The Presidential 2016 Budget Proposal: 5 Potential Effects to IRAs
Every year the President uses the State of the Union Address to announce a few budget initiatives for the following year. While these are only proposals right now, it’s a good idea to track them in the event they gain momentum and become legislation.
Here are some of the highlights of the 2016 Budget Proposal that could affect individual retirement plan rules.
- 60-day rollover for inherited accounts
- Eliminate post-tax assets for conversion
Currently, individuals who have post-tax assets (also known as after-tax or nondeductible contributions) may convert those assets from their Traditional IRAs, SEP, SIMPLE, 401(k), and other employer-sponsored plans into a Roth IRA. Conversion to a Roth IRA is a tactic often used by high-income individuals, which was one the reasons their contributions were not deductible. Because the post-tax contributions were taxed in the year they were contributed, they are not taxable when they are converted. This proposal will eliminate the eligibility of converting post-tax assets to the Roth IRA. This will do away with the opportunity for those post-tax assets to grow tax-free.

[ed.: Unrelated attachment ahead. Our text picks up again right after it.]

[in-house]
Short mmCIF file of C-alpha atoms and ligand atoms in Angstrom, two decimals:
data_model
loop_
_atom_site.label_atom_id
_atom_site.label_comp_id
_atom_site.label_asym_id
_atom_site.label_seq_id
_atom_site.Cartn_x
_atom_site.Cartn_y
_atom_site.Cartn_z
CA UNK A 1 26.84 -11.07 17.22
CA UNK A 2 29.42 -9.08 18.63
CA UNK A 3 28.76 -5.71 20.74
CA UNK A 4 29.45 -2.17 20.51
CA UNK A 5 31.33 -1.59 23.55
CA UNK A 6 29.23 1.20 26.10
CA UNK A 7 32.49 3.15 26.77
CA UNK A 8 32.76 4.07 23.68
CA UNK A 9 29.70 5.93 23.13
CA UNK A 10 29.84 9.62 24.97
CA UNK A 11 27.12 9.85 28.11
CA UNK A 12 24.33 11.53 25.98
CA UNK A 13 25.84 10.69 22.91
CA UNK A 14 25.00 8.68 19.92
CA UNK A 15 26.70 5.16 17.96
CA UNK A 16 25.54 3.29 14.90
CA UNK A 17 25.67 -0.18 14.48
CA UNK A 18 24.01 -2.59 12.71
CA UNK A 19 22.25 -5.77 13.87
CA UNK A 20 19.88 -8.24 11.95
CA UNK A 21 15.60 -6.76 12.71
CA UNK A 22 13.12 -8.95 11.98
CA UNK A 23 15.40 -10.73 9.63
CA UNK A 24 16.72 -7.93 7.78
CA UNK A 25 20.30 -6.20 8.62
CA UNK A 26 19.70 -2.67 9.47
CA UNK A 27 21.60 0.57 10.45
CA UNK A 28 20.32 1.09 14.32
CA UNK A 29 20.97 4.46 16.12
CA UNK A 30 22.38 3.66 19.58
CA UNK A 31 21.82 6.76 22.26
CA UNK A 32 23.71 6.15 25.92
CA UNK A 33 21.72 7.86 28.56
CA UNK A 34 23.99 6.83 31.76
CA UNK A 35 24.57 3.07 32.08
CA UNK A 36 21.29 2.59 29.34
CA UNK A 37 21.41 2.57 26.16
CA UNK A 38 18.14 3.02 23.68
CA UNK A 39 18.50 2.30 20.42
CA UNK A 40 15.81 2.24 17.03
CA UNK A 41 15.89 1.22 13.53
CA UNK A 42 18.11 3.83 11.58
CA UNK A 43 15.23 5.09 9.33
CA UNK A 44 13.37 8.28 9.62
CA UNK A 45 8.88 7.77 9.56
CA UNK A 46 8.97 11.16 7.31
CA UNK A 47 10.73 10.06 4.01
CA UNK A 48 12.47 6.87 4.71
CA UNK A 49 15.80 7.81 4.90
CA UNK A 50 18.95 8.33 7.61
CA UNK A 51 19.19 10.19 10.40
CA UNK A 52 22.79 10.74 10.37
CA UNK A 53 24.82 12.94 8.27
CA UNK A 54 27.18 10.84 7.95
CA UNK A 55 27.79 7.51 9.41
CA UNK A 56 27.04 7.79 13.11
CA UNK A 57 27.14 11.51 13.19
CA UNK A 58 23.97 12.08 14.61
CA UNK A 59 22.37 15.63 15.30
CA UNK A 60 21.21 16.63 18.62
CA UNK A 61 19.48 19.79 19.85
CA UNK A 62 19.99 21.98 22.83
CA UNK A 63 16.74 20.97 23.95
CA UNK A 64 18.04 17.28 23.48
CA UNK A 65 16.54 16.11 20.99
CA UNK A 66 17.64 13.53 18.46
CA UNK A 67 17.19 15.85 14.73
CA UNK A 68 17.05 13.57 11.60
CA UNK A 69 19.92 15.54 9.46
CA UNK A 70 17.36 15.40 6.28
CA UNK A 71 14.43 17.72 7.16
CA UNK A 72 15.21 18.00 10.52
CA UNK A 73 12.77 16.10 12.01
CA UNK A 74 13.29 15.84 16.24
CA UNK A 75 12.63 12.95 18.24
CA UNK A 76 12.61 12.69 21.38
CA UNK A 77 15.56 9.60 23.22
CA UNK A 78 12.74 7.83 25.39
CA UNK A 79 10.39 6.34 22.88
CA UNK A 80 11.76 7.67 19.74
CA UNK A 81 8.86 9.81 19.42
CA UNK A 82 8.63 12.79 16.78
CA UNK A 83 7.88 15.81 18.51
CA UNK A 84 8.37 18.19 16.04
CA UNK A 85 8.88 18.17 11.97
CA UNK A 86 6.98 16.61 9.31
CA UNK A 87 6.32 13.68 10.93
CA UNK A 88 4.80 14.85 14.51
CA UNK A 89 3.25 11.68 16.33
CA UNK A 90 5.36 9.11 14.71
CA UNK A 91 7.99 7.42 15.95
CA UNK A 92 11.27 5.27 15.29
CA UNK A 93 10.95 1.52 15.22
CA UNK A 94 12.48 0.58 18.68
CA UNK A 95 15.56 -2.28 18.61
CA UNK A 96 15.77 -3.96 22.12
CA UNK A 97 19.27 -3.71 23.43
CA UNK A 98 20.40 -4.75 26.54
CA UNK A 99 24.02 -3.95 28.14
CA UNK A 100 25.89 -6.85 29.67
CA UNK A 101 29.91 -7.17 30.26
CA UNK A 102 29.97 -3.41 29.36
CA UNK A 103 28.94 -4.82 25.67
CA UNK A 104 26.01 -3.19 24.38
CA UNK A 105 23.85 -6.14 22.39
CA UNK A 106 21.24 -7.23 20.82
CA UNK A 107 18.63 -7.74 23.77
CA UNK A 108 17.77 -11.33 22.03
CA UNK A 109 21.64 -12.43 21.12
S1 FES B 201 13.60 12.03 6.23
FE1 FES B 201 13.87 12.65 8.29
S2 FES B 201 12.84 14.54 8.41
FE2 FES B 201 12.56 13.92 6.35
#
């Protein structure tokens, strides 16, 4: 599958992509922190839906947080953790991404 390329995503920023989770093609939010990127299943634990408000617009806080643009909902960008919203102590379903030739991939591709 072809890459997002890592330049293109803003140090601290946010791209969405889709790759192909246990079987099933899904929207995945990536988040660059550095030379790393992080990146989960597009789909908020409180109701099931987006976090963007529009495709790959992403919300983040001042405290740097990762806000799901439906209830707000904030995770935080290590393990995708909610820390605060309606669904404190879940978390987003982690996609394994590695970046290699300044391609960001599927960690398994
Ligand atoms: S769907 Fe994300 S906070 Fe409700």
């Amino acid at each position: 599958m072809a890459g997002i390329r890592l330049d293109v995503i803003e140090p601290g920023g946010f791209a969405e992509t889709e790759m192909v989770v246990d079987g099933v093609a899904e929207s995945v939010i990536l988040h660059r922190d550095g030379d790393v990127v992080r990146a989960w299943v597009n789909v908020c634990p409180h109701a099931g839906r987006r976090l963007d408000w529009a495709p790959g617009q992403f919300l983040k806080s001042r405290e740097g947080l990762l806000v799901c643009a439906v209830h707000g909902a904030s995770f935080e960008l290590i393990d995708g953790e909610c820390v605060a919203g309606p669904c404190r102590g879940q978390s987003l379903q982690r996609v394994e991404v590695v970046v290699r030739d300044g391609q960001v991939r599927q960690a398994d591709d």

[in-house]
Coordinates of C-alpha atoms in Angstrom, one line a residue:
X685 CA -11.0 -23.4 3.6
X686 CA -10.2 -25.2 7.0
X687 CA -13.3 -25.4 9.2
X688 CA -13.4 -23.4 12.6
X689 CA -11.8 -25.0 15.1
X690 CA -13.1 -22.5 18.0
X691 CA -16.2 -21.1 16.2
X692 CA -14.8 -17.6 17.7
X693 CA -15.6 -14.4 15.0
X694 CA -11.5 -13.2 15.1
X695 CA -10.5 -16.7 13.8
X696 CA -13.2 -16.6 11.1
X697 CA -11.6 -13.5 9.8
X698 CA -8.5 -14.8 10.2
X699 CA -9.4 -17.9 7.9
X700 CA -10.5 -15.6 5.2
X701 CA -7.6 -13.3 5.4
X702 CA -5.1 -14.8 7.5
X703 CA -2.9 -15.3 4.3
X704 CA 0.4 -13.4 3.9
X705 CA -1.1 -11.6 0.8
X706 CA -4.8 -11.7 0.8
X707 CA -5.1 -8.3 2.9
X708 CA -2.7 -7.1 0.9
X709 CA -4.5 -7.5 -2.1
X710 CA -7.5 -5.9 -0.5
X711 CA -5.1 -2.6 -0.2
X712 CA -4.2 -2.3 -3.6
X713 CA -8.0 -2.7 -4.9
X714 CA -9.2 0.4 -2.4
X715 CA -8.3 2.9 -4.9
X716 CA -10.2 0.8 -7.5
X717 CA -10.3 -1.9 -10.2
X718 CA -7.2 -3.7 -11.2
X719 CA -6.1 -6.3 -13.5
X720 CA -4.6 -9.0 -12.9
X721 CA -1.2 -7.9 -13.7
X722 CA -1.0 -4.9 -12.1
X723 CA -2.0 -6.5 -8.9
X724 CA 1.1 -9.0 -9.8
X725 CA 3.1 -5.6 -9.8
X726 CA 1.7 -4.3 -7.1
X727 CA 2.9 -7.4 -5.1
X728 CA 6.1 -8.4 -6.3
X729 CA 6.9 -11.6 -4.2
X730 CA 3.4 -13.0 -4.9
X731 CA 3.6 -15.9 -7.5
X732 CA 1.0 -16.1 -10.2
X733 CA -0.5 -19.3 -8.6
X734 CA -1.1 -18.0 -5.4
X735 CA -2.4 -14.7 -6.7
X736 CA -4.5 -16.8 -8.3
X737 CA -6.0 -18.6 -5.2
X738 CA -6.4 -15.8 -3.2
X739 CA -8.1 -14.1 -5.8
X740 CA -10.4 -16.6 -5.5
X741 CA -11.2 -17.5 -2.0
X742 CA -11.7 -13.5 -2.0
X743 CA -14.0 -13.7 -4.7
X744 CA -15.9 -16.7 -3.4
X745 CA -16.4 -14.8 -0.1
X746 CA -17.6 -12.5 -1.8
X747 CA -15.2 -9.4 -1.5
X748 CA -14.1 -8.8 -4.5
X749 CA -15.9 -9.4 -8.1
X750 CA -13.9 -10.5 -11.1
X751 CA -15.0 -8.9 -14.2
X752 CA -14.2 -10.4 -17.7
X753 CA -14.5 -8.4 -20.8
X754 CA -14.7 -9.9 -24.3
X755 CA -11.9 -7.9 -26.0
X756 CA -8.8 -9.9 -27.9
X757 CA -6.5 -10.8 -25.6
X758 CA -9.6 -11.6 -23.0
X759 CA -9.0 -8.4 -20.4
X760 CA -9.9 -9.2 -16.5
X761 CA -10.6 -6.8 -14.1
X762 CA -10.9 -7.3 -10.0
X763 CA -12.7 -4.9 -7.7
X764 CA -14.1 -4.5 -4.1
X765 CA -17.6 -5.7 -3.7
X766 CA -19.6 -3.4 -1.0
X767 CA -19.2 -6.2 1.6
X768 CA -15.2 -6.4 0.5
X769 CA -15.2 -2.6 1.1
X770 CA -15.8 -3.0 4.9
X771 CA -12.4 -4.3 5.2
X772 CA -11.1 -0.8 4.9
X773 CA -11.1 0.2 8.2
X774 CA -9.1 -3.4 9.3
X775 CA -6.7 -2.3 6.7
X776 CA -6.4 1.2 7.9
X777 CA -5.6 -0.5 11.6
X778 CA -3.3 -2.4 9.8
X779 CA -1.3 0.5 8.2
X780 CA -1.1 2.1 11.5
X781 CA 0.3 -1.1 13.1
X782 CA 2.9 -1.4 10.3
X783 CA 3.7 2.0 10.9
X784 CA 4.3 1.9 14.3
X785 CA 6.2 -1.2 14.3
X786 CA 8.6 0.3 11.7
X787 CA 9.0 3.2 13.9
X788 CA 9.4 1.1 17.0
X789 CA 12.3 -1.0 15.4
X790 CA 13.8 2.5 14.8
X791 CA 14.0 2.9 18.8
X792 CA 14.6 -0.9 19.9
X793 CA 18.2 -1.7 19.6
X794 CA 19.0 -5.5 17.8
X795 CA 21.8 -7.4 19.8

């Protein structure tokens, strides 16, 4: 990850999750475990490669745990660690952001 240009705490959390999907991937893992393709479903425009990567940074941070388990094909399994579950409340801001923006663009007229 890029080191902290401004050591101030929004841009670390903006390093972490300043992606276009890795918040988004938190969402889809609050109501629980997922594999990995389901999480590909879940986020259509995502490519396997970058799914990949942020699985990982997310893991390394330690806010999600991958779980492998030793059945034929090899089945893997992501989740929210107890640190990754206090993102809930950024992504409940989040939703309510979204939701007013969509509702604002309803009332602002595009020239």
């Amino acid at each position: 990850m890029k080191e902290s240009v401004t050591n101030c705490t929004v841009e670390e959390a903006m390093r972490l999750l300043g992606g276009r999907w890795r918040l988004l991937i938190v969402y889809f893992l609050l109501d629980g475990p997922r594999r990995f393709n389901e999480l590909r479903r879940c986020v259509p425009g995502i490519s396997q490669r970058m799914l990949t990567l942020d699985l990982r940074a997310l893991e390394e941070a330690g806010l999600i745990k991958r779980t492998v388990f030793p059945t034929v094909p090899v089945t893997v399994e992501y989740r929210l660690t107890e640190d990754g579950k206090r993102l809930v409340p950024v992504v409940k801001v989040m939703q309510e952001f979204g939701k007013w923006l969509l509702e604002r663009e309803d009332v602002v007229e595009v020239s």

- Roth IRAs subject to required minimum distributions
One of the many advantages of a Roth IRA is that the assets in a Roth IRA are not subject to required minimum distributions (RMD). For legacy planning, Roth IRA holders can allow their assets to grow without being forced to take an annual distribution from their Roth IRA when they reach the age of 70 ½. This proposal will change that rule. If this proposal becomes law, Roth IRA holders will ultimately have fewer assets to pass on to their heirs when they pass away.
- IRAs with small balances not subject to required minimum distributions
Under this proposal, IRAs that a have balance of less than $100,000 during the calendar year will not be subject to required minimum distributions. It is not clear whether each IRA an individual owns will be treated separately for the $100,000 balance determination. It is also unclear whether this rule applies to inherited IRAs.
- Cap on retirement plan balances
This proposal will limit the amount of retirement plan assets an individual may have in their retirement plans (i.e., IRA, 401(k) etc.). Once an individual’s combined retirement plan balances reach a threshold of $3.4 million— equal to a defined benefit yearly payout of $210,000—the individual will no longer be eligible to contribute to his or her retirement plans. Existing assets will be allowed to accumulate, but no new contributions will be allowed. Not only will this cap the retirement balance amounts, it will also limit the tax deductions available to those individuals, and their employers, since no new contributions will be allowed.